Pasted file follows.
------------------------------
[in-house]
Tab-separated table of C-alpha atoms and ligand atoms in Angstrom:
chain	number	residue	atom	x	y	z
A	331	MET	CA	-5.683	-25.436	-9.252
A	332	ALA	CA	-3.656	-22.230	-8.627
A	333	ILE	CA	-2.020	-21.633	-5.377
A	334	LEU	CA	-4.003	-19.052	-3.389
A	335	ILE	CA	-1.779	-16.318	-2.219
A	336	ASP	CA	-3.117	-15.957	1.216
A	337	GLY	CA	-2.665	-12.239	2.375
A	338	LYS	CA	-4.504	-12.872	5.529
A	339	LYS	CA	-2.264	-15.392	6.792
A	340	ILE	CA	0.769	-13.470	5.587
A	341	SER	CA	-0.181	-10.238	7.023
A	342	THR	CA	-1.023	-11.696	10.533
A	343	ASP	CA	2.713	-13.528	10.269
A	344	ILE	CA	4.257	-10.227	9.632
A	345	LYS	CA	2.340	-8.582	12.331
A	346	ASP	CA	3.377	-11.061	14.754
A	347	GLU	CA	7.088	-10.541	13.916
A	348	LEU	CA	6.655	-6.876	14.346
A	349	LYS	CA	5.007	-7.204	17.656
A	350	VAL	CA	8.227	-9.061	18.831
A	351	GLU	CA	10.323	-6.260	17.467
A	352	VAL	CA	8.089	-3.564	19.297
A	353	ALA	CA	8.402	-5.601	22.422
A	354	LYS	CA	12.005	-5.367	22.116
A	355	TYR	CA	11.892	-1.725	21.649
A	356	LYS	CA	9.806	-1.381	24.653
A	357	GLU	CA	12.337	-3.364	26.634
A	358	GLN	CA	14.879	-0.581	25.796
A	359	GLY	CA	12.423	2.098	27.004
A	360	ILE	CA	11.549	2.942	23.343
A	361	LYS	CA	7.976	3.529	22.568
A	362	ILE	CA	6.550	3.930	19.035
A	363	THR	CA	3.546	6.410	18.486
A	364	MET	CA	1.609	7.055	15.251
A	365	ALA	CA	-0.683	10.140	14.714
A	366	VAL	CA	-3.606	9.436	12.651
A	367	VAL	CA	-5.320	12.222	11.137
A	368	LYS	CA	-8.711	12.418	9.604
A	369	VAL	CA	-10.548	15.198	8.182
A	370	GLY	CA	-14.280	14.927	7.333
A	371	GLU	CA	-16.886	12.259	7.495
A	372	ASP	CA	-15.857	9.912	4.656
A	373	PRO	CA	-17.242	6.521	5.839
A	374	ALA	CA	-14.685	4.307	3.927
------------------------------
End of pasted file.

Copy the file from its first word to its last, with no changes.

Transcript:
[in-house]
Tab-separated table of C-alpha atoms and ligand atoms in Angstrom:
chain	number	residue	atom	x	y	z
A	331	MET	CA	-5.683	-25.436	-9.252
A	332	ALA	CA	-3.656	-22.230	-8.627
A	333	ILE	CA	-2.020	-21.633	-5.377
A	334	LEU	CA	-4.003	-19.052	-3.389
A	335	ILE	CA	-1.779	-16.318	-2.219
A	336	ASP	CA	-3.117	-15.957	1.216
A	337	GLY	CA	-2.665	-12.239	2.375
A	338	LYS	CA	-4.504	-12.872	5.529
A	339	LYS	CA	-2.264	-15.392	6.792
A	340	ILE	CA	0.769	-13.470	5.587
A	341	SER	CA	-0.181	-10.238	7.023
A	342	THR	CA	-1.023	-11.696	10.533
A	343	ASP	CA	2.713	-13.528	10.269
A	344	ILE	CA	4.257	-10.227	9.632
A	345	LYS	CA	2.340	-8.582	12.331
A	346	ASP	CA	3.377	-11.061	14.754
A	347	GLU	CA	7.088	-10.541	13.916
A	348	LEU	CA	6.655	-6.876	14.346
A	349	LYS	CA	5.007	-7.204	17.656
A	350	VAL	CA	8.227	-9.061	18.831
A	351	GLU	CA	10.323	-6.260	17.467
A	352	VAL	CA	8.089	-3.564	19.297
A	353	ALA	CA	8.402	-5.601	22.422
A	354	LYS	CA	12.005	-5.367	22.116
A	355	TYR	CA	11.892	-1.725	21.649
A	356	LYS	CA	9.806	-1.381	24.653
A	357	GLU	CA	12.337	-3.364	26.634
A	358	GLN	CA	14.879	-0.581	25.796
A	359	GLY	CA	12.423	2.098	27.004
A	360	ILE	CA	11.549	2.942	23.343
A	361	LYS	CA	7.976	3.529	22.568
A	362	ILE	CA	6.550	3.930	19.035
A	363	THR	CA	3.546	6.410	18.486
A	364	MET	CA	1.609	7.055	15.251
A	365	ALA	CA	-0.683	10.140	14.714
A	366	VAL	CA	-3.606	9.436	12.651
A	367	VAL	CA	-5.320	12.222	11.137
A	368	LYS	CA	-8.711	12.418	9.604
A	369	VAL	CA	-10.548	15.198	8.182
A	370	GLY	CA	-14.280	14.927	7.333
A	371	GLU	CA	-16.886	12.259	7.495
A	372	ASP	CA	-15.857	9.912	4.656
A	373	PRO	CA	-17.242	6.521	5.839
A	374	ALA	CA	-14.685	4.307	3.927